Tuesday, 22 July 2014

Enough is enough : Egypt

Very disturbed to read how two trials in Egypt earlier this year resulted in 720 people being sentenced to death.
According to the Bar Human Rights Committee of England and Wales, the trials were very unfair, commenting that :
"The majority of the defendants were tried in absentia and no specific evidence was put forward by the prosecution in respect of individual defendants. Defence lawyers were not allowed to call witnesses, present their own cases or cross examine on the prosecution case. The trial of the 529 defendants was concluded in only two short sessions... No consideration was provided as to the evidence against each individual defendant, nor any reference to the standard of proof...In particular, defence lawyers claim that there is evidence which proves that a large percentage of the convicted were not even present at the scene of the Minya events last August."
This comes against a backdrop of systemic violence and abuse in Egypts legal system, according to Amnesty International. A report by the human rights organisation points out that :
"Amnesty International has gathered damning evidence indicating that torture is routine in police stations and unofficial places of detention, with members of the Muslim Brotherhood and their supporters particularly targeted. It is carried out by both the Egyptian military and police including in premises belonging to the National Security Agency, in many cases with the objective of obtaining confessions or to force detainees to implicate others. Among the methods of torture employed are techniques previously used by state security during Mubarak’s rule. These include the use of electric shocks, rape, handcuffing detainees and suspending them from open doors"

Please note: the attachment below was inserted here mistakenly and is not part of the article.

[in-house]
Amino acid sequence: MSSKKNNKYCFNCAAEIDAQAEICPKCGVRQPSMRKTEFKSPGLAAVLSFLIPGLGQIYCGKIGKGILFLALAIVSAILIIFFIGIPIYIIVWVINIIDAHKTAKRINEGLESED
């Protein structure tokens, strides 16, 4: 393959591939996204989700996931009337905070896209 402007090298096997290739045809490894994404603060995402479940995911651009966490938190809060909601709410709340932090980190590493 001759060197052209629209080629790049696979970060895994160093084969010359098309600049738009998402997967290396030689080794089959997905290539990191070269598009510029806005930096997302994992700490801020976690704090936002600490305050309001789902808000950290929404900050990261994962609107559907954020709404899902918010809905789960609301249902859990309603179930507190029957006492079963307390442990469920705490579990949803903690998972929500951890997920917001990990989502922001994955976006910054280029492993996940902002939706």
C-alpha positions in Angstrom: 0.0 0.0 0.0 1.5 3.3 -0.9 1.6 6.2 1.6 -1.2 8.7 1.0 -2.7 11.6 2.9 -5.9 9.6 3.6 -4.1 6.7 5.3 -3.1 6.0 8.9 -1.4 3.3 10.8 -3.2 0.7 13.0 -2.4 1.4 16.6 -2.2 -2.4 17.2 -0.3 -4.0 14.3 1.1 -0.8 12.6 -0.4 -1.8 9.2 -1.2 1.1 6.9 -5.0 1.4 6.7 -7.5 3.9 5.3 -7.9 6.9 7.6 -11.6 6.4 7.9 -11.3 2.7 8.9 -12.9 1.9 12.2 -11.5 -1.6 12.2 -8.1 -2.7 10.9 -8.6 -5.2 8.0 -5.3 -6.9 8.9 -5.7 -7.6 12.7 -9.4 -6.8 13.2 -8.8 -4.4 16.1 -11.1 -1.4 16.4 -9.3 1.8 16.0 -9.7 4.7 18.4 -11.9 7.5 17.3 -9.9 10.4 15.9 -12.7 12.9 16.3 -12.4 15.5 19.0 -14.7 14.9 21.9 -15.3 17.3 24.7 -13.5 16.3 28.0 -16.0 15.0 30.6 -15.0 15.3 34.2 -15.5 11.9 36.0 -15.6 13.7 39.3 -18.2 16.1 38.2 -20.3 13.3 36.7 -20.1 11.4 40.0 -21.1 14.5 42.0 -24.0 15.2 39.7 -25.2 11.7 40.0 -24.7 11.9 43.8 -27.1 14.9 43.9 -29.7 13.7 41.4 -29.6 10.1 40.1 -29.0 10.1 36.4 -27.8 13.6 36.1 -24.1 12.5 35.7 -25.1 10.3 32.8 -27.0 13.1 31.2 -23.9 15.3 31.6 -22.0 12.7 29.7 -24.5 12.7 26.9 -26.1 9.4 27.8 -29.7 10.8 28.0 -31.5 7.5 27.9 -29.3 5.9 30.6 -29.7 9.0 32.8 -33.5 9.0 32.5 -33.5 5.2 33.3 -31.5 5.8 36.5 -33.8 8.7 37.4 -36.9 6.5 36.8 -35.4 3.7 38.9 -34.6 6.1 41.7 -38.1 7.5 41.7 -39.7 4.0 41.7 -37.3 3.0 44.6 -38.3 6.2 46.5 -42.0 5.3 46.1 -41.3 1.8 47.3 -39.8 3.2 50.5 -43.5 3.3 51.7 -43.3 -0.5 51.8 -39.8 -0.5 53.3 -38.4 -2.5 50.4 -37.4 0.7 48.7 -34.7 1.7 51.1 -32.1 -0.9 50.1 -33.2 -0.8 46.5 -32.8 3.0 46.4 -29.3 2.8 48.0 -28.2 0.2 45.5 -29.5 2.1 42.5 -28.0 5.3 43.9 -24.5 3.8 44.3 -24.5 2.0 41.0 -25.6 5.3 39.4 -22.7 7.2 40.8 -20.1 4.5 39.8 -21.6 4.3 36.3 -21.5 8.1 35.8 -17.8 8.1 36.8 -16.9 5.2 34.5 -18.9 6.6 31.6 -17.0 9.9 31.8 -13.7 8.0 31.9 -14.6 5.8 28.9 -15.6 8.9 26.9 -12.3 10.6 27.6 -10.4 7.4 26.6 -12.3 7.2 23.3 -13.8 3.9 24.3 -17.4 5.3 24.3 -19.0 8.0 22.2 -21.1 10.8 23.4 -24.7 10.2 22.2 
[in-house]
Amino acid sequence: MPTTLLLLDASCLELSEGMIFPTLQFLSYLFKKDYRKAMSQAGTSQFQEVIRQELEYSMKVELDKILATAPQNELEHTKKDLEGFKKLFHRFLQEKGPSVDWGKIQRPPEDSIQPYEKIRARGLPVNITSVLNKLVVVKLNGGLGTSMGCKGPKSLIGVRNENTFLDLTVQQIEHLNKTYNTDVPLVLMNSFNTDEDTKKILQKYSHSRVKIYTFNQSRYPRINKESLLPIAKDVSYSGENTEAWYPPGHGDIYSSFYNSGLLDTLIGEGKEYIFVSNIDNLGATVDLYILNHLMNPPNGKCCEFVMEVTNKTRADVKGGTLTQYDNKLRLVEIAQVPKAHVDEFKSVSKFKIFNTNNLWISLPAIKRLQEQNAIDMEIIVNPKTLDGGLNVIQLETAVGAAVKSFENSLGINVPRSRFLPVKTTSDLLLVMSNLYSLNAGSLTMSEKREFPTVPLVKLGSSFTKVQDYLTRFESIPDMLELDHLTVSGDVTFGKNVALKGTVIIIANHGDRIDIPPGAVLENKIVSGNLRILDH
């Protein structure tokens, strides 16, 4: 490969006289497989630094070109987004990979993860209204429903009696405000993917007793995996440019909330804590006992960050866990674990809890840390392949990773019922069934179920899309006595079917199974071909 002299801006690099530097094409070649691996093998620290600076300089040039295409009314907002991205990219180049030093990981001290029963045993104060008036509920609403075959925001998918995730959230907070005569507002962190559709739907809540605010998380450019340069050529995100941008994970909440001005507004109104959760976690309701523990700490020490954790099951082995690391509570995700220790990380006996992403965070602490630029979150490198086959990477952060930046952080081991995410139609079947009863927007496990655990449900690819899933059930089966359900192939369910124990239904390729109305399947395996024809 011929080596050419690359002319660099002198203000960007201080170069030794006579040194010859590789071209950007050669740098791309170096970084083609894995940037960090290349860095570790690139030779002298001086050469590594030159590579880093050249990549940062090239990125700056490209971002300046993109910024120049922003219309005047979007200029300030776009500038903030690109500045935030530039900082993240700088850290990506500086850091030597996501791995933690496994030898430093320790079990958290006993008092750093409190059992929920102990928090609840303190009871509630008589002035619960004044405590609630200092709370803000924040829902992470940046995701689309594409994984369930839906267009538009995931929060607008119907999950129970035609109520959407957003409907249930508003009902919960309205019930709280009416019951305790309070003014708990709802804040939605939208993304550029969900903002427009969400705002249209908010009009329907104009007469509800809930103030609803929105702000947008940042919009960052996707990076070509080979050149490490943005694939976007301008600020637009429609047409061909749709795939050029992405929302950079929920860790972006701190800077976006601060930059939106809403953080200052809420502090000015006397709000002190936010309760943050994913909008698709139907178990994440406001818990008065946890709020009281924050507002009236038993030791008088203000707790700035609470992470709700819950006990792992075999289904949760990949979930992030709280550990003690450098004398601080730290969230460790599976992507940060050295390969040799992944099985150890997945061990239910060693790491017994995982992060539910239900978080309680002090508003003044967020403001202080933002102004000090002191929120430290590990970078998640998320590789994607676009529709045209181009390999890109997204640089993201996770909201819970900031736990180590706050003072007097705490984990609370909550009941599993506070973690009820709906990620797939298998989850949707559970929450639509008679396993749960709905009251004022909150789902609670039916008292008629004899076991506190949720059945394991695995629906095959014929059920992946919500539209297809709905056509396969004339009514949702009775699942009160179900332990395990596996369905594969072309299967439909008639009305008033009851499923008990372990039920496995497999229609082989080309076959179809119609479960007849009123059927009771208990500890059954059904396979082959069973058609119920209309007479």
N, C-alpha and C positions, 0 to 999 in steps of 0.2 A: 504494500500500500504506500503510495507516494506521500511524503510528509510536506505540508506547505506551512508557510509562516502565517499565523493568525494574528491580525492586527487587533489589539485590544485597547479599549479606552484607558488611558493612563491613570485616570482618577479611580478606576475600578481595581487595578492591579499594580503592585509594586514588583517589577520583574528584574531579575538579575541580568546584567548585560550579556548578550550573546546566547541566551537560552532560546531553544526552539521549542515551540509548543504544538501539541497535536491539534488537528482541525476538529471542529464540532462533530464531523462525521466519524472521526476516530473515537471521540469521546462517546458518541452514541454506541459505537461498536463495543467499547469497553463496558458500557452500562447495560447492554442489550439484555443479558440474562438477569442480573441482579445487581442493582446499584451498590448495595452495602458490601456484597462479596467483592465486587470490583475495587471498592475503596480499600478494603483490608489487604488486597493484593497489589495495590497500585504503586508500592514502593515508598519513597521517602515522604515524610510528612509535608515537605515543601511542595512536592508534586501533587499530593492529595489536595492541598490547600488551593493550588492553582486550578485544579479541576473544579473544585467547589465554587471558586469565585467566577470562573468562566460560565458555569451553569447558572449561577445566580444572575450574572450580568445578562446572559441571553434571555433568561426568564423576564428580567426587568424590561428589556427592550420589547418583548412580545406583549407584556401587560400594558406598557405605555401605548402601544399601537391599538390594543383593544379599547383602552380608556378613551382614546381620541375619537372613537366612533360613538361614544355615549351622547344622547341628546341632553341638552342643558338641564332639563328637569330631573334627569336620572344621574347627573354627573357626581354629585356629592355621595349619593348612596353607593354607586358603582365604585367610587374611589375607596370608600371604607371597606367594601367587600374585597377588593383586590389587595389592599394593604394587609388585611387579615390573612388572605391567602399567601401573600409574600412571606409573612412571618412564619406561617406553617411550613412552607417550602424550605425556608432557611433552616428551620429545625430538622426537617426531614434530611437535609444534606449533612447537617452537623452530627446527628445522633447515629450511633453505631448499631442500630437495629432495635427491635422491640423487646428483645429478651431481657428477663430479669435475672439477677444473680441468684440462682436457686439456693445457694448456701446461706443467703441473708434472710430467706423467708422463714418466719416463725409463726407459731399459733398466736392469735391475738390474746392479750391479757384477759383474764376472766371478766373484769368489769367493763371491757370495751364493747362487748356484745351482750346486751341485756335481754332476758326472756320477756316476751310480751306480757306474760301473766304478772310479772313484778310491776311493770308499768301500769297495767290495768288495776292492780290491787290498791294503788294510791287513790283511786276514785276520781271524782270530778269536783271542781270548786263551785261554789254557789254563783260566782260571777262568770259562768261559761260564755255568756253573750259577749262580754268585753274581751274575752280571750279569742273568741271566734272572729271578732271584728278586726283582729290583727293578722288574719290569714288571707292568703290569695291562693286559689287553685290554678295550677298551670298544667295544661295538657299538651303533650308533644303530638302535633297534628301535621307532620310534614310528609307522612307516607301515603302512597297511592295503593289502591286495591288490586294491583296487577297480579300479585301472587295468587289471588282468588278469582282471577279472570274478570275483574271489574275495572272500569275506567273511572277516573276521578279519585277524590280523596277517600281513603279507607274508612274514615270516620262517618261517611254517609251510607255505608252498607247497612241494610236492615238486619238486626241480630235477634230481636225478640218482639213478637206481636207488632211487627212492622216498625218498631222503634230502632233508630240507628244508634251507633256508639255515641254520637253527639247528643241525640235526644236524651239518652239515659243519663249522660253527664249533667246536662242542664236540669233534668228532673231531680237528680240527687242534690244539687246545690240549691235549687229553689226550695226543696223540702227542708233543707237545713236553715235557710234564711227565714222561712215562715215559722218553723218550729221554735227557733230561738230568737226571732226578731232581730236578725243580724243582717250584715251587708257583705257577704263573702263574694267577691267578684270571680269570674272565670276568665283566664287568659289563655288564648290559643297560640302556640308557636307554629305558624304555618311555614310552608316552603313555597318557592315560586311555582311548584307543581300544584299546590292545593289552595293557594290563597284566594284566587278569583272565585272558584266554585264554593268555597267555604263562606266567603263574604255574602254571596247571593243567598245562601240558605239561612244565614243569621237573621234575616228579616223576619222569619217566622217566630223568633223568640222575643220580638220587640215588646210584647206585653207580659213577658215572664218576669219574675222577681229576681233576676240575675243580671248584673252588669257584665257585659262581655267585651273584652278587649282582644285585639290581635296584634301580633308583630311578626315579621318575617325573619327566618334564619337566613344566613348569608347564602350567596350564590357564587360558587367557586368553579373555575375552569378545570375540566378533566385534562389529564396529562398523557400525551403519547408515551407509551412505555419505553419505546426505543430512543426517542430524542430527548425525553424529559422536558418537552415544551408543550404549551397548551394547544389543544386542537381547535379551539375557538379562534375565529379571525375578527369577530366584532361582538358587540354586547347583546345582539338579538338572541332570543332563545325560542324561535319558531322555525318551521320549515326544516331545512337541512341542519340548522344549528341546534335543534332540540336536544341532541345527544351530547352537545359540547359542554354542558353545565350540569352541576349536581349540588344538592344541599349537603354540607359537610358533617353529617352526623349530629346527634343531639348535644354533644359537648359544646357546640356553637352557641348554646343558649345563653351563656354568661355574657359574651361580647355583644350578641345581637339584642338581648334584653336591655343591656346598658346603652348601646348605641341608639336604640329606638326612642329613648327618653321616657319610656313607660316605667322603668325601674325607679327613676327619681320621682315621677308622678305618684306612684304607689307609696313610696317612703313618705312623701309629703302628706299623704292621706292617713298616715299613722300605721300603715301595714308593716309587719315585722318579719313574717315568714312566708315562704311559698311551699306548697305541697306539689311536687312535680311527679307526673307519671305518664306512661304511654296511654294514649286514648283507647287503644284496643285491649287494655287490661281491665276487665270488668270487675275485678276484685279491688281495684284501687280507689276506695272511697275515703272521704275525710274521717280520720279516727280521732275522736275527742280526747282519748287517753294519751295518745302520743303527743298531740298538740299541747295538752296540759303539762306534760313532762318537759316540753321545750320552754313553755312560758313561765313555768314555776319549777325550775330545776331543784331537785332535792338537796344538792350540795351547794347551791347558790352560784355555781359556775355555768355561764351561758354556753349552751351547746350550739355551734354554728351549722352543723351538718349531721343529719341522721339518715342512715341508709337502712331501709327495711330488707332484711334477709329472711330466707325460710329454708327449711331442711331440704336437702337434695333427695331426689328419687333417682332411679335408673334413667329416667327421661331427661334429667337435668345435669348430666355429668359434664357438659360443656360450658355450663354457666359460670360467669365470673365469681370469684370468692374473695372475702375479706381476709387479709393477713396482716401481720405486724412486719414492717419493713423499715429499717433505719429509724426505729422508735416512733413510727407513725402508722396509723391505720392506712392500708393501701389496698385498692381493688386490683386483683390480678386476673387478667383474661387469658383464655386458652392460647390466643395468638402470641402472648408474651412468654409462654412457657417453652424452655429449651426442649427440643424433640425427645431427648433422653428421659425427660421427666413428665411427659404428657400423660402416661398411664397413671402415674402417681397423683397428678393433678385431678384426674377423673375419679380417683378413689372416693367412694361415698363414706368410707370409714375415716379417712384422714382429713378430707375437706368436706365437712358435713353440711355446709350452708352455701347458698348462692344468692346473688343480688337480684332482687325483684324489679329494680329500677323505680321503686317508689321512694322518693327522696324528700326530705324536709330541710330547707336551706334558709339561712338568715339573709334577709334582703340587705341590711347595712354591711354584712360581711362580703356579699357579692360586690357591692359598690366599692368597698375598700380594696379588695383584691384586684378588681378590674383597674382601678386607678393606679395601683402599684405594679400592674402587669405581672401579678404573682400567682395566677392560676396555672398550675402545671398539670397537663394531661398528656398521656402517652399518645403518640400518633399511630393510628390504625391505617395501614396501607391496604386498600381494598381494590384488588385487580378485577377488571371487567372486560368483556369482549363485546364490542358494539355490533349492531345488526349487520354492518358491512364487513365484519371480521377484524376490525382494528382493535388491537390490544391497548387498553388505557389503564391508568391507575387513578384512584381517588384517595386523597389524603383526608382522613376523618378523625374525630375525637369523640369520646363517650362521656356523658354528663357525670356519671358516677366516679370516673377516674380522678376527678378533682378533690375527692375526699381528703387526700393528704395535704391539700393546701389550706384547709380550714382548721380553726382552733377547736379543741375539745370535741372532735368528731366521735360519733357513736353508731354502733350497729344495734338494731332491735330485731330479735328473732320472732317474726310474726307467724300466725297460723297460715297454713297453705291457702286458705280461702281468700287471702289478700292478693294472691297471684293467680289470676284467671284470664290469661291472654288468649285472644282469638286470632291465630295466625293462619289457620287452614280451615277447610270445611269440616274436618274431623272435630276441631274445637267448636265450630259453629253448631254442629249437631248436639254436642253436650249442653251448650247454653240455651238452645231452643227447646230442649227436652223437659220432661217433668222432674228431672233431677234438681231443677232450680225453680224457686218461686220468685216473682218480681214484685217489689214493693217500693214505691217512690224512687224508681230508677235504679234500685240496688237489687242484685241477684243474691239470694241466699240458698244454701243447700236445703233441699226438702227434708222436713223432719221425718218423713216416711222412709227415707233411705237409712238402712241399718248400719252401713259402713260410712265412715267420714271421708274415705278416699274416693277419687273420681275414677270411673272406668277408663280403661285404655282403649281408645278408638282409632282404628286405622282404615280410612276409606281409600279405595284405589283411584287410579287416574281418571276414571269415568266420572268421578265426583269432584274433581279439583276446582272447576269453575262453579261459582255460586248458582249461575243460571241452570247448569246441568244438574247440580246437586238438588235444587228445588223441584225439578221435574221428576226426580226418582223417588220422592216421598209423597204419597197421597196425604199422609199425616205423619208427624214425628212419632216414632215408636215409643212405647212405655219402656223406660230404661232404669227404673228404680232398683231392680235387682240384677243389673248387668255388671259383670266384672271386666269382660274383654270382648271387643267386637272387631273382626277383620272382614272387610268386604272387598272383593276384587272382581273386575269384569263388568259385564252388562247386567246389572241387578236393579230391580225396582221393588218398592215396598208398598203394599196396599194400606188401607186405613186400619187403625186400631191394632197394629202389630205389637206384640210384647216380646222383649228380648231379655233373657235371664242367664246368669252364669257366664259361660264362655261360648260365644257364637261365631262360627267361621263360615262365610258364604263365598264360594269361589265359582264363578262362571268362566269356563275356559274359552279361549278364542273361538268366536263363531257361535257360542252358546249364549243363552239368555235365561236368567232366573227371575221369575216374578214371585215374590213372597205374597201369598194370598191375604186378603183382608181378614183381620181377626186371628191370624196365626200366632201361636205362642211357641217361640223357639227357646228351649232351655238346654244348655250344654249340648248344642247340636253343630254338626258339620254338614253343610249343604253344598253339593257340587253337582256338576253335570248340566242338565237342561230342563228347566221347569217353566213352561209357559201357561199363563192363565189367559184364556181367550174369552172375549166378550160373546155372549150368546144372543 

Amnesty also point out that :
"Egypt is a state party to the International Covenant on Civil and Political Rights (ICCPR), Article 14 of which guarantee the right of everyone to a fair and public hearing by a competent, independent and impartial tribunal established by law. The article further guarantees the right of everyone facing criminal charges to be informed promptly of the nature and cause of the charges against them; the right to have adequate time and facilities for the preparation of their defence; the right to be tried in their presence; and the right to examine, or have examined, the witnesses against them. Article 6 of the ICCPR states that, in countries which have not abolished the death penalty, sentence of death may be imposed only for the most serious crimes in accordance with the law in force at the time of the commission of the crime and not contrary to the provisions of the ICCPR."
So sent this to to Deputy Assistant Minister of Foreign Affairs for Human Rights Mahy Hassan Abdel Latif (contact.Us@mfa.gov.eg) and two addresses at the Egyptian Consulate in the UK (Egypt.culture@btconnect.com , info@egpressoffice.com)
"I have been very disturbed to hear about the mass death sentences handed down to over 700 people earlier this year in Egypt. So far as I can tell, the trial was very flawed and the defendents (many of whom claim to have been elsewhere at the times the crimes were committed) had little chance to defend themselves.

Separately, I am also appalled to read in reports by Amnesty that torture, rape and electric shocks are routinely used on detainees.

Egypt should be ashamed that it has allowed these unfair trials and routine use of torture to happen. As well as causing me to lose respect for Egypt, these actions also give ammunition to those who say that Muslim countries are incapable of governing themselves without becoming violent, intolerant, dictatorships."


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